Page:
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There is a reason for this No one falls Tucked away the little terms of the service tab Below any website: tHey Too long, Very full Terminology, And Very impenetrable Anyone without a law degree is annoyed to try to understand.
Now, a bipartisan trio of lawmakers wants to change that. U.S. Representative Laurie Trahan (D-MA), including U.S. Sense. Bill Cassidy (R-LA) and Ben Ray Luzan (D-NM) Announcement A new bSick Thursday that, if passed, would be mandatory for major businesses to create a simple and schematic summary of their ToS pages that are designed to be read. Regular people Instead of the whole legal party. They call it the “Terms of Service Labeling, Design and Readability Act” or TLDR Act, abbreviated (yes, really).
In particular, TLDR will require this summary Outline the type of consumer information being collected on a given site And details about whether it is actually necessary to collect that data first. Companies will be asked to draw a graphic diagram to show how their data is being shared with certain third parties and what legal liability for it. The person used The site. On top of that, the site will Users need to pay They know how to delete their personal The site is collecting data and give instructions on how to do it. The companies Also have to List Any reports that the site has infringed information Experienced For the past three years, and published And an overview of recent changes to ToS.
Basically, This is short and simple The ToS version of a site may not be as long as the indefinite legal issues you need to read now, but don’t expect this To be Brief
In order for this order to take effect, companies must also write these brief summaries Machine readable text, So that “advocates and browser extension developers” (and possibly anyone else) can analyze the differences between different companies. ‘ Terms If any site is caught on the scale The bill allows the Federal Trade Commission to impose fines under its current “unjust or fraudulent act or practice” rule, if anything secret is added to it. State AGs They can also bring their own actions “on behalf of at least 1,000 affected residentsTate. “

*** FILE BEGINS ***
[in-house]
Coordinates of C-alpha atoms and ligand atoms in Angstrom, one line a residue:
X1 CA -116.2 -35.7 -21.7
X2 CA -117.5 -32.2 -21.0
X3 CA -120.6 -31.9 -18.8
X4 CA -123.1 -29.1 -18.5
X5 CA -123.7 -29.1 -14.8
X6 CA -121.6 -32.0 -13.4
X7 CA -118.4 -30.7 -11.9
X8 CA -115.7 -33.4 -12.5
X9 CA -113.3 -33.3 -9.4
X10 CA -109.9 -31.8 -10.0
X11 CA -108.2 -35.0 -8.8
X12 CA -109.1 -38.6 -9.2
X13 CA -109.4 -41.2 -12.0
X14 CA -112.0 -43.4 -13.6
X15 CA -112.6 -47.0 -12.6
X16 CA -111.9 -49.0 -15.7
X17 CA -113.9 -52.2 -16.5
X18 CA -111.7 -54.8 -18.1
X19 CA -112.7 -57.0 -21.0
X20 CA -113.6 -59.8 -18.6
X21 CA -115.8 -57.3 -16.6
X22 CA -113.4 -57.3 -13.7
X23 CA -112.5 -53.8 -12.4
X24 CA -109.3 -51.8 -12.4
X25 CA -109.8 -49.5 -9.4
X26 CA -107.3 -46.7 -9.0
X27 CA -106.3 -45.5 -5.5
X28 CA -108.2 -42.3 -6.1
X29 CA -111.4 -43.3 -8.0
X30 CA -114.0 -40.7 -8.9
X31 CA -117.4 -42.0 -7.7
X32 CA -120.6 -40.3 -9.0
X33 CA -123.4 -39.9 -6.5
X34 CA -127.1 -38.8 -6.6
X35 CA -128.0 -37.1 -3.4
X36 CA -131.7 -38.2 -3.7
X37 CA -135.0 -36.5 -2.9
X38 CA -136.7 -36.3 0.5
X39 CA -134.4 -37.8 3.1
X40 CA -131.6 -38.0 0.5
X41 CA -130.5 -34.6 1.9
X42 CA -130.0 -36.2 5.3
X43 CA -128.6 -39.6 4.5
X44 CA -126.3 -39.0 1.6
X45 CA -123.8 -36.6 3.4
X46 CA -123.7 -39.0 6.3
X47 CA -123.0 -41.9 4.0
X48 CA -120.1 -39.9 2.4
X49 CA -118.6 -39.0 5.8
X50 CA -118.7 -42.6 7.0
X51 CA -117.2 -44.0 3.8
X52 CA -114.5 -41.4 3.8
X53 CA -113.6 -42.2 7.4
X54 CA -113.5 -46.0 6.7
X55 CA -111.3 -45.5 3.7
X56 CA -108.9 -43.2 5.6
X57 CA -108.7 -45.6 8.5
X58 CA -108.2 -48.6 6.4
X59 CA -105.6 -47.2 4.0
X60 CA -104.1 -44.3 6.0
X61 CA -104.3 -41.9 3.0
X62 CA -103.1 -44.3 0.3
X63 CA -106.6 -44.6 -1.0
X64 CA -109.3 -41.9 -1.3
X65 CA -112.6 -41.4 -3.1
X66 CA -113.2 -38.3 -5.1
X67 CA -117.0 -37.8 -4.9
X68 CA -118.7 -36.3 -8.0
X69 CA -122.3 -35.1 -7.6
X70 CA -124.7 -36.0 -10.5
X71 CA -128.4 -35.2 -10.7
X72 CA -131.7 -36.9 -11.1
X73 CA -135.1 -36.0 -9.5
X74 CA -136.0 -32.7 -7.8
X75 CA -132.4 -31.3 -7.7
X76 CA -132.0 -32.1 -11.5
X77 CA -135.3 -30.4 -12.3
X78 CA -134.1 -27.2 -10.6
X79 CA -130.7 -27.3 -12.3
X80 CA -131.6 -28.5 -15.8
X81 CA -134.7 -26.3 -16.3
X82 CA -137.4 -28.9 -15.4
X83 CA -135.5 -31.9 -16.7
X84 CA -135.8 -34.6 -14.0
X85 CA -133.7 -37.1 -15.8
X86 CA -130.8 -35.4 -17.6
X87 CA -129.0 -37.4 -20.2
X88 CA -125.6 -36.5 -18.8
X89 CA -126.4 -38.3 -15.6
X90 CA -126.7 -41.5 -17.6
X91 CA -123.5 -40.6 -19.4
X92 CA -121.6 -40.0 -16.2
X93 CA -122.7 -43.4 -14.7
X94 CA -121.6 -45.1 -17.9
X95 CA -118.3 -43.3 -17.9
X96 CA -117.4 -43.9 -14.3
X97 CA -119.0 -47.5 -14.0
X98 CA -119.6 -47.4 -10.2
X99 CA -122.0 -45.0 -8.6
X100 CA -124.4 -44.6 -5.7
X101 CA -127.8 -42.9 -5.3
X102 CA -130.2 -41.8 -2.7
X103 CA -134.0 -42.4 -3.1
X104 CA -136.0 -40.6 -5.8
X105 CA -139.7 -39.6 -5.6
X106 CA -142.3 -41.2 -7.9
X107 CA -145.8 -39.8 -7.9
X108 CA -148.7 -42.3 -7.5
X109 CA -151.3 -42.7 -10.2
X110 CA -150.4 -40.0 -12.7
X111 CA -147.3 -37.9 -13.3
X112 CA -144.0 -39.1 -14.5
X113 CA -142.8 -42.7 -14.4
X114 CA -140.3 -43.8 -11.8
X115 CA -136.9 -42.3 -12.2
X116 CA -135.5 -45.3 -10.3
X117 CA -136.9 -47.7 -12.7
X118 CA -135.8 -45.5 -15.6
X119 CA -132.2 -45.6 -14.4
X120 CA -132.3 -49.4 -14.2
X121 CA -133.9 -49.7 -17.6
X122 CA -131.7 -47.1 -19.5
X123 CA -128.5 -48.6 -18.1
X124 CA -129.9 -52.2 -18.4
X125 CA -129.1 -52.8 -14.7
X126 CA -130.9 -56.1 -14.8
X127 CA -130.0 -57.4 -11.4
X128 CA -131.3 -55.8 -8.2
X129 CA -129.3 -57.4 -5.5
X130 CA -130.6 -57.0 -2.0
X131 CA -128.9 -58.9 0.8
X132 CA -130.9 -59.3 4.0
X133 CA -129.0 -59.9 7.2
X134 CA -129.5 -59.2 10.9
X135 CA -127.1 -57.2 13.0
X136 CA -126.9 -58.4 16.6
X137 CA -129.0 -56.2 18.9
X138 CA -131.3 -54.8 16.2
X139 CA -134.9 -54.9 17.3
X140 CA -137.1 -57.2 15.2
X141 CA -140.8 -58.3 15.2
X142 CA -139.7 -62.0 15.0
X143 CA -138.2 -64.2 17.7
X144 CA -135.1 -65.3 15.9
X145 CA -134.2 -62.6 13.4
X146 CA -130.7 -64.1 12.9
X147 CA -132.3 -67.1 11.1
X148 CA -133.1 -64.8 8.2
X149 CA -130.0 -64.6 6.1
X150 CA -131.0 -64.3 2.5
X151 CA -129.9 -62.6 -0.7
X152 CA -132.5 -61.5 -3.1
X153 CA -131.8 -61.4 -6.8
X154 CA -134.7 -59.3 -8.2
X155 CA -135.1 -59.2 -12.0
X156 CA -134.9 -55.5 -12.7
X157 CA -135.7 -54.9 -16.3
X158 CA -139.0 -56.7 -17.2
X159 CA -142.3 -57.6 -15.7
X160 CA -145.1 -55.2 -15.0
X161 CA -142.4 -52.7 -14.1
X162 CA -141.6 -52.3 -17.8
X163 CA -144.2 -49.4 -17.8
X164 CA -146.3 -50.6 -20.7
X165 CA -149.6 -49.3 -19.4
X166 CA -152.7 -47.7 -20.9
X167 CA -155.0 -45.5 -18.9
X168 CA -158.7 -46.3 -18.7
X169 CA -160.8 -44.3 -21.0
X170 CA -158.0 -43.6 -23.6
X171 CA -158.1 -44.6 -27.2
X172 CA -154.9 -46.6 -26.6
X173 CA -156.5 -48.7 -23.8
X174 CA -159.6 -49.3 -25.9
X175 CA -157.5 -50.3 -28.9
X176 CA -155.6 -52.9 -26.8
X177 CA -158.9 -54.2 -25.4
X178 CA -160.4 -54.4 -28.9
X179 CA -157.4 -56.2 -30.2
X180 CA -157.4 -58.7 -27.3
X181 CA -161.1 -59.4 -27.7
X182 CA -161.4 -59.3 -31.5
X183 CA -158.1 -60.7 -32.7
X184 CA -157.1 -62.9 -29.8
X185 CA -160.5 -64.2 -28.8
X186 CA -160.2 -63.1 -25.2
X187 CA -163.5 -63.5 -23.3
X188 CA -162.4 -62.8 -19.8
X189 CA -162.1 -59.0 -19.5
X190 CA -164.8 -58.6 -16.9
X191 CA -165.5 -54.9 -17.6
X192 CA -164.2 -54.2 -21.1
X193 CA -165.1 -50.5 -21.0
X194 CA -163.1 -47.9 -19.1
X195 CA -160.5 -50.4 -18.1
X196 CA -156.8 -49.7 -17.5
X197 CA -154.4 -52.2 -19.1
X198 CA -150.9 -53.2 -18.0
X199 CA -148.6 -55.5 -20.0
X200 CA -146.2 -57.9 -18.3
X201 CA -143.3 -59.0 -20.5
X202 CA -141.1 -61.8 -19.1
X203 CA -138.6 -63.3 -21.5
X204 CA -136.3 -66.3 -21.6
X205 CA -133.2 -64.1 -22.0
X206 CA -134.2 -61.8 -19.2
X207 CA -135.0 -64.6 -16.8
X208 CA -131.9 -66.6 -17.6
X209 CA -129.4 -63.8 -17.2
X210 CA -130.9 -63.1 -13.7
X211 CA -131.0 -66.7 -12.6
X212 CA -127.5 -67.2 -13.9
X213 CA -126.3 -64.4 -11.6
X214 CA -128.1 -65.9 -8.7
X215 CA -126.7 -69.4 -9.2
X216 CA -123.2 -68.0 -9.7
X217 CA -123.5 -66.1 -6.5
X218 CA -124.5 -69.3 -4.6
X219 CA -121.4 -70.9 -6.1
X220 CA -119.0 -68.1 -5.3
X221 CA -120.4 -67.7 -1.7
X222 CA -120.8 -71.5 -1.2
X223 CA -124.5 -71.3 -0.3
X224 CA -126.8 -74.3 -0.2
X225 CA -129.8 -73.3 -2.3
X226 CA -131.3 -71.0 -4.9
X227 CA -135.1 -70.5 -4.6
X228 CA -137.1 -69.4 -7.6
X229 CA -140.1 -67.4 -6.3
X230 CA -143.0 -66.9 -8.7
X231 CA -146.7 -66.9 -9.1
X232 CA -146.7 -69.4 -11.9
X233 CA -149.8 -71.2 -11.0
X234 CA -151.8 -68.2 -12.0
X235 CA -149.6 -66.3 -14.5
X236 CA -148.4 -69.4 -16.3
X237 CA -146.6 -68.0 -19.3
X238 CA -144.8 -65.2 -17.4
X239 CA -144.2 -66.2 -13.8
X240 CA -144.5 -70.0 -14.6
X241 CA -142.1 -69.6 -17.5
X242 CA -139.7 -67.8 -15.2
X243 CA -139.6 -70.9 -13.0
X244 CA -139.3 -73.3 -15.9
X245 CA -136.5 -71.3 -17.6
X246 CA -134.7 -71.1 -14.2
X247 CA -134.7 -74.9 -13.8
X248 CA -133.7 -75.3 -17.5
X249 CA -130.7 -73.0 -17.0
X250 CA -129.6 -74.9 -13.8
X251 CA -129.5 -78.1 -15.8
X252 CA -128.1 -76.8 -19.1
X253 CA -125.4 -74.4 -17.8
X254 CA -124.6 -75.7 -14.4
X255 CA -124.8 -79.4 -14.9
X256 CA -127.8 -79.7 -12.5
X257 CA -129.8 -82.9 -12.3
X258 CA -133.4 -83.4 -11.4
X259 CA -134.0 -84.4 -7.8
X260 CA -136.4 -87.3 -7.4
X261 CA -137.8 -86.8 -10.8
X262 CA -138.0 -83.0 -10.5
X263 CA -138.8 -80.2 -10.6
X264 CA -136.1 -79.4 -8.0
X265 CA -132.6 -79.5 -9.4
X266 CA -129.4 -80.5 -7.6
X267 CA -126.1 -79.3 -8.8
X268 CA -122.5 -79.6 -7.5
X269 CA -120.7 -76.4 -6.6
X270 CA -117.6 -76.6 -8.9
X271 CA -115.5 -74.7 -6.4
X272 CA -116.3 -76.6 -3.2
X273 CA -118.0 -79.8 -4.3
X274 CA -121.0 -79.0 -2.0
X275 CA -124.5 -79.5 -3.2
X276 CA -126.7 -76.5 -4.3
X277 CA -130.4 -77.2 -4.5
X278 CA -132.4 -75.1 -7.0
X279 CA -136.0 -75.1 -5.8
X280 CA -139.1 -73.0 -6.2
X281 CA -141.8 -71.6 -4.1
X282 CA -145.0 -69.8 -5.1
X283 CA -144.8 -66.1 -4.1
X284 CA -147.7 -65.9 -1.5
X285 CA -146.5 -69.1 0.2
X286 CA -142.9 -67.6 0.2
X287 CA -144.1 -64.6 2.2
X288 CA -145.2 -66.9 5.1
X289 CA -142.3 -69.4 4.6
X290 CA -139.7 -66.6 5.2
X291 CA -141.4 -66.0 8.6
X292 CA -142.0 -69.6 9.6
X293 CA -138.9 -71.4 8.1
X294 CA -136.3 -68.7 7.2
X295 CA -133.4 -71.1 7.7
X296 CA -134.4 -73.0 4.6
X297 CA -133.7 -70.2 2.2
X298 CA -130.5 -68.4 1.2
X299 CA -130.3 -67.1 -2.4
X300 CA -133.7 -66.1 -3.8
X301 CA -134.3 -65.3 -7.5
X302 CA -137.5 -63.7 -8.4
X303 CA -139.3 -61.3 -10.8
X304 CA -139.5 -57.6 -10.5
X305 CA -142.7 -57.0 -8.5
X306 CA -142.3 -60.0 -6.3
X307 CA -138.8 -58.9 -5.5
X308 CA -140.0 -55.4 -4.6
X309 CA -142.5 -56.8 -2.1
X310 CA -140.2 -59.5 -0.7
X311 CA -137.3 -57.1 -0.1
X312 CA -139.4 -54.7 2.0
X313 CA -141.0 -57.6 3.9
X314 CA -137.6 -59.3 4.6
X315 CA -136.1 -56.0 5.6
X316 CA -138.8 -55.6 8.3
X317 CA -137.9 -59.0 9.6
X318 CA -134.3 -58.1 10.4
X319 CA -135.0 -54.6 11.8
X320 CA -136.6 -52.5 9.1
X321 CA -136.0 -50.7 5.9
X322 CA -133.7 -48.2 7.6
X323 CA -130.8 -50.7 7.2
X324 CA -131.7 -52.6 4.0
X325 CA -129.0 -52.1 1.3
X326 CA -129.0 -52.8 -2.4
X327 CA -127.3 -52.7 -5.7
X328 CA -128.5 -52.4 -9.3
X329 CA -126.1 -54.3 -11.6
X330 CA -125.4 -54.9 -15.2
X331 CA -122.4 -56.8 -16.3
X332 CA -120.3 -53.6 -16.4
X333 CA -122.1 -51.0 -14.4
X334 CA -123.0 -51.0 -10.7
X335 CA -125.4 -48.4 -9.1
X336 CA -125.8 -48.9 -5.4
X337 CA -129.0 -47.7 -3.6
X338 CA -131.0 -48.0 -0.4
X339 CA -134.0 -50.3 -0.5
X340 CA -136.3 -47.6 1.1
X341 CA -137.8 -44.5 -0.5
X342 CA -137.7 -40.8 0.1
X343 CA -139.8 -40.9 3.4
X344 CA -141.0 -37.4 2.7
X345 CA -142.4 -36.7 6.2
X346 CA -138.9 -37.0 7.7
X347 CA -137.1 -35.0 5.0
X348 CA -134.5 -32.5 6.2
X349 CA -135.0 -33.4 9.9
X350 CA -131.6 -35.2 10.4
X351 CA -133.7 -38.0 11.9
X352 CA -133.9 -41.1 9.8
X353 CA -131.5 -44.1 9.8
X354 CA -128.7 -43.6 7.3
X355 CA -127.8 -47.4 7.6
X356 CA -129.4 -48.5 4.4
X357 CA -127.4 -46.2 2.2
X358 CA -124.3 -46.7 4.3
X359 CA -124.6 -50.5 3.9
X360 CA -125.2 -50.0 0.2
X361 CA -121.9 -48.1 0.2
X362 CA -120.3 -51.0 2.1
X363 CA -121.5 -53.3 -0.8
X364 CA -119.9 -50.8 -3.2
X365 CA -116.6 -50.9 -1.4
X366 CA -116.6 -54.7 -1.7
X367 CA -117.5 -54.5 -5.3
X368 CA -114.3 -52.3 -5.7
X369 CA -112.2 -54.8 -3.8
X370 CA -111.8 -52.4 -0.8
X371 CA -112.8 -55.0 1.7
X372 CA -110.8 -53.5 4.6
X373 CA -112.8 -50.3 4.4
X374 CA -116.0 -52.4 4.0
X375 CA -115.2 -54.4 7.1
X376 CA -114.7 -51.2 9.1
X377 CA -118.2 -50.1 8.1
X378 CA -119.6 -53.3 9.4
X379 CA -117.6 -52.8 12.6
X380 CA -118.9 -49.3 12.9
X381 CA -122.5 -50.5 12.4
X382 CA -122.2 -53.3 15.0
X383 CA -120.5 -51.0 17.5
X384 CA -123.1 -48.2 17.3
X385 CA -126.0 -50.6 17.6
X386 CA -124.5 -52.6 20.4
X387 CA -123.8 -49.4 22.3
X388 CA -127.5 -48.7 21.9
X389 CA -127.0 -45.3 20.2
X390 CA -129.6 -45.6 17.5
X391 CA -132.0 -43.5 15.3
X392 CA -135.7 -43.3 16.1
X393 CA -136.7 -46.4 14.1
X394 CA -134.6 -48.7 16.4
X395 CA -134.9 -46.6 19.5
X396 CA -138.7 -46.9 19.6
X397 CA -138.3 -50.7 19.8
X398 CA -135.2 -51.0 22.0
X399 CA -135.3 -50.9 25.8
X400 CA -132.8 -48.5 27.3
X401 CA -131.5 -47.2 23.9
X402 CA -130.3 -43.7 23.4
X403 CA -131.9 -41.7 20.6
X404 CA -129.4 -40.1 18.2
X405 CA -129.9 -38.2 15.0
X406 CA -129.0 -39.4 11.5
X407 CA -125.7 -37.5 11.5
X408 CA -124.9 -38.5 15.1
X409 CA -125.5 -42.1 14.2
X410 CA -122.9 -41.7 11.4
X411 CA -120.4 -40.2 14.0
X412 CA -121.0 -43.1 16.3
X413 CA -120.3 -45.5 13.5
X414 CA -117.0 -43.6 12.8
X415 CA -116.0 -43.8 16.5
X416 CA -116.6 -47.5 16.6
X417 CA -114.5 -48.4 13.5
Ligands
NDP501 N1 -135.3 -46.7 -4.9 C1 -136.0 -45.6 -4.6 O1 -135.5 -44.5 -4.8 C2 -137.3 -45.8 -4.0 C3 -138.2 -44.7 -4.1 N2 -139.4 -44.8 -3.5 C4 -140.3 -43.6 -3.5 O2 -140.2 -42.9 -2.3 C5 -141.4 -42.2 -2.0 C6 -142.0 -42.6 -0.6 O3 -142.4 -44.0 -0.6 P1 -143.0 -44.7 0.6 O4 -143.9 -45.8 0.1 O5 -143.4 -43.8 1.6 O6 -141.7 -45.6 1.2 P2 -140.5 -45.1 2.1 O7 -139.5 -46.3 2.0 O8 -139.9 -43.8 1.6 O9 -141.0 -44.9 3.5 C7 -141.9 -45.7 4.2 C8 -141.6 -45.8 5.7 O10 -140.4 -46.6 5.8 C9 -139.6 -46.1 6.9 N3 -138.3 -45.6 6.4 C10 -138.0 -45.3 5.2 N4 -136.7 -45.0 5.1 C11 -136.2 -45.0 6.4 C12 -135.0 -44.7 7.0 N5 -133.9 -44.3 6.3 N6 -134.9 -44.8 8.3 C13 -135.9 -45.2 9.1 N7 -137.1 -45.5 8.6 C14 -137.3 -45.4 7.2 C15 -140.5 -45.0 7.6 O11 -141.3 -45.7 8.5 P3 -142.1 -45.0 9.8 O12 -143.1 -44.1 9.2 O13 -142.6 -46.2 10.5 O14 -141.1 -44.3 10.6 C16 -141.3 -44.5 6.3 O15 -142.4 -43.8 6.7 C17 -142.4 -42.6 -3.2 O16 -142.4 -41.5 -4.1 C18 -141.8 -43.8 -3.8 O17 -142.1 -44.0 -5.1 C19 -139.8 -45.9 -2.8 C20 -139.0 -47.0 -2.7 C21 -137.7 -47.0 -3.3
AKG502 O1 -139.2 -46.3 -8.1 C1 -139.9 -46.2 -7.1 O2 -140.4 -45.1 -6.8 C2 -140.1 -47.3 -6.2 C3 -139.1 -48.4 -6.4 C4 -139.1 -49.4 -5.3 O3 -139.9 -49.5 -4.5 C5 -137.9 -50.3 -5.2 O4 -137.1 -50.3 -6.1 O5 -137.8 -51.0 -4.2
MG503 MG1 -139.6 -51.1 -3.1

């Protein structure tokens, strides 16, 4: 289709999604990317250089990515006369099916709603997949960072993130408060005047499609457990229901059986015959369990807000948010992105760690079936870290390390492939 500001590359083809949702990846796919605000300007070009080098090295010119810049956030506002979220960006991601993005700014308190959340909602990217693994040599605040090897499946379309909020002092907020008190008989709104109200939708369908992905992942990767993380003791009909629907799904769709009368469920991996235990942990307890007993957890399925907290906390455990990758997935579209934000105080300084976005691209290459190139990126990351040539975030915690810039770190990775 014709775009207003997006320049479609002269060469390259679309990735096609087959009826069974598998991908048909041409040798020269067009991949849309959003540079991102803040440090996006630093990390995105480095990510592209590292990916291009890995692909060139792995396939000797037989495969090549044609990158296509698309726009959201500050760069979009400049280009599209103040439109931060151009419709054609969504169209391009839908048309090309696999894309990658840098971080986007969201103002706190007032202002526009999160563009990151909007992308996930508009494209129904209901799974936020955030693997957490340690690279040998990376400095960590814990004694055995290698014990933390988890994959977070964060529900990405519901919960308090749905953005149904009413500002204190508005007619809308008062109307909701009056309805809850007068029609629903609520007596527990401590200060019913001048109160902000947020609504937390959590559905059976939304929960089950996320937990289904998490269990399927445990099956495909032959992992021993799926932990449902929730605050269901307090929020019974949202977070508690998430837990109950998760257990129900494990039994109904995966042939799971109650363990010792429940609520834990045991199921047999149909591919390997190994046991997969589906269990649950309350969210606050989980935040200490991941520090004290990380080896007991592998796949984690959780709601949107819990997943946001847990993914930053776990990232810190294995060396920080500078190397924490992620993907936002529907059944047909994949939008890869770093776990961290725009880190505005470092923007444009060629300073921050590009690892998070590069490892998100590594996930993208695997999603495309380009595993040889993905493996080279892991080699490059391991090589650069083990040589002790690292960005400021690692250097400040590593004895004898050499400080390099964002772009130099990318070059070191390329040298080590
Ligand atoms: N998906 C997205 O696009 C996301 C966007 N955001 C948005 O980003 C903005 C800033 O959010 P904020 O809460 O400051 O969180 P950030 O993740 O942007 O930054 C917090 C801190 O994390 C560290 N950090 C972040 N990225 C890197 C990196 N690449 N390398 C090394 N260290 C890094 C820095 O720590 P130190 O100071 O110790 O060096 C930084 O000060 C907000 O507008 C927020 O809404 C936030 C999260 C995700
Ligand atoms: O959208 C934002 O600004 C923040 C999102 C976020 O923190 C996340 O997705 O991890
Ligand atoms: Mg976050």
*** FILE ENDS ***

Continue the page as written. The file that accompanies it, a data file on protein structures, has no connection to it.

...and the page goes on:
Like most bills, TLDR is something that sounds good in theory but probably will A complete Mess in practice. Website ts ermsMay be service Impossible to read, but privacy pThe policy is Just as bad, And discuss your data in general and how it is handled in more detail From something else ToS. But privacy policies are not addressed in this bill, and there are no different flavors of “anonymous data” that these companies can freely collect, although that data Usually sensitive Something like your address or phone number.
T.He tl;Dr. of TLDR: IIt’s not great! It only deals with a narrow slice of data sites collected on you Across the web, and against your will, they give out lots of data mining to continue. And even if this bill By Go ahead in Congress যা whatever, let’s be real Probably not-But going up against it Current patchwork Technical privacy laws that vary by state. It is already going to butt up against an FTC Overwhelmed With his current responsibilities and That’s right Some have lost key technicians that would make such supervision possible.
Thanks, even if cAngres will not give us the ToS summary we deserve, Already there A website That makes this bill aim almost everything.